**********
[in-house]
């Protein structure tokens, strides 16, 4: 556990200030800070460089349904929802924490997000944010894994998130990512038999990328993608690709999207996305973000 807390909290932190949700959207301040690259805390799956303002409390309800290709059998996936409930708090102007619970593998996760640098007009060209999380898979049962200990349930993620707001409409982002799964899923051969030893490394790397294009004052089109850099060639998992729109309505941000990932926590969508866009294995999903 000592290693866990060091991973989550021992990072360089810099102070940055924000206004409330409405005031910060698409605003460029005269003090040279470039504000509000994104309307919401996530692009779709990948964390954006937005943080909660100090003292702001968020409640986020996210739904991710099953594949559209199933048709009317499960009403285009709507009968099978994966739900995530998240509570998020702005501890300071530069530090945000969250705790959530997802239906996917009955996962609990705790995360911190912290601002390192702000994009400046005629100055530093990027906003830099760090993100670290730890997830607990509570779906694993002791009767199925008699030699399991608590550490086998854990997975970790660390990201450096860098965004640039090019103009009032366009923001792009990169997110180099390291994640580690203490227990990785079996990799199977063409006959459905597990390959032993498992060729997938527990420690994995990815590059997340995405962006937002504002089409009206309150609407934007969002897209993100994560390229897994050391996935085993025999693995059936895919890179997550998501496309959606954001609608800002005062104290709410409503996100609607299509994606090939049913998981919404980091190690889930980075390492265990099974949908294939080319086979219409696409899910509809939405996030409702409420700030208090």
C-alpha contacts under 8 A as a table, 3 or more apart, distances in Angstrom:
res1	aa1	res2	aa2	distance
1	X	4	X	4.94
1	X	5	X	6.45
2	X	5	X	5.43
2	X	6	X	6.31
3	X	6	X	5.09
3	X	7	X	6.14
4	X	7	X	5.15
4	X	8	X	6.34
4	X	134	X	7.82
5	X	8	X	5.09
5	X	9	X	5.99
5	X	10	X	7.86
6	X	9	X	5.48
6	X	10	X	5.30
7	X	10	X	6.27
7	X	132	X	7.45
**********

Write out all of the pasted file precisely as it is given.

[in-house]
């Protein structure tokens, strides 16, 4: 556990200030800070460089349904929802924490997000944010894994998130990512038999990328993608690709999207996305973000 807390909290932190949700959207301040690259805390799956303002409390309800290709059998996936409930708090102007619970593998996760640098007009060209999380898979049962200990349930993620707001409409982002799964899923051969030893490394790397294009004052089109850099060639998992729109309505941000990932926590969508866009294995999903 000592290693866990060091991973989550021992990072360089810099102070940055924000206004409330409405005031910060698409605003460029005269003090040279470039504000509000994104309307919401996530692009779709990948964390954006937005943080909660100090003292702001968020409640986020996210739904991710099953594949559209199933048709009317499960009403285009709507009968099978994966739900995530998240509570998020702005501890300071530069530090945000969250705790959530997802239906996917009955996962609990705790995360911190912290601002390192702000994009400046005629100055530093990027906003830099760090993100670290730890997830607990509570779906694993002791009767199925008699030699399991608590550490086998854990997975970790660390990201450096860098965004640039090019103009009032366009923001792009990169997110180099390291994640580690203490227990990785079996990799199977063409006959459905597990390959032993498992060729997938527990420690994995990815590059997340995405962006937002504002089409009206309150609407934007969002897209993100994560390229897994050391996935085993025999693995059936895919890179997550998501496309959606954001609608800002005062104290709410409503996100609607299509994606090939049913998981919404980091190690889930980075390492265990099974949908294939080319086979219409696409899910509809939405996030409702409420700030208090």
C-alpha contacts under 8 A as a table, 3 or more apart, distances in Angstrom:
res1	aa1	res2	aa2	distance
1	X	4	X	4.94
1	X	5	X	6.45
2	X	5	X	5.43
2	X	6	X	6.31
3	X	6	X	5.09
3	X	7	X	6.14
4	X	7	X	5.15
4	X	8	X	6.34
4	X	134	X	7.82
5	X	8	X	5.09
5	X	9	X	5.99
5	X	10	X	7.86
6	X	9	X	5.48
6	X	10	X	5.30
7	X	10	X	6.27
7	X	132	X	7.45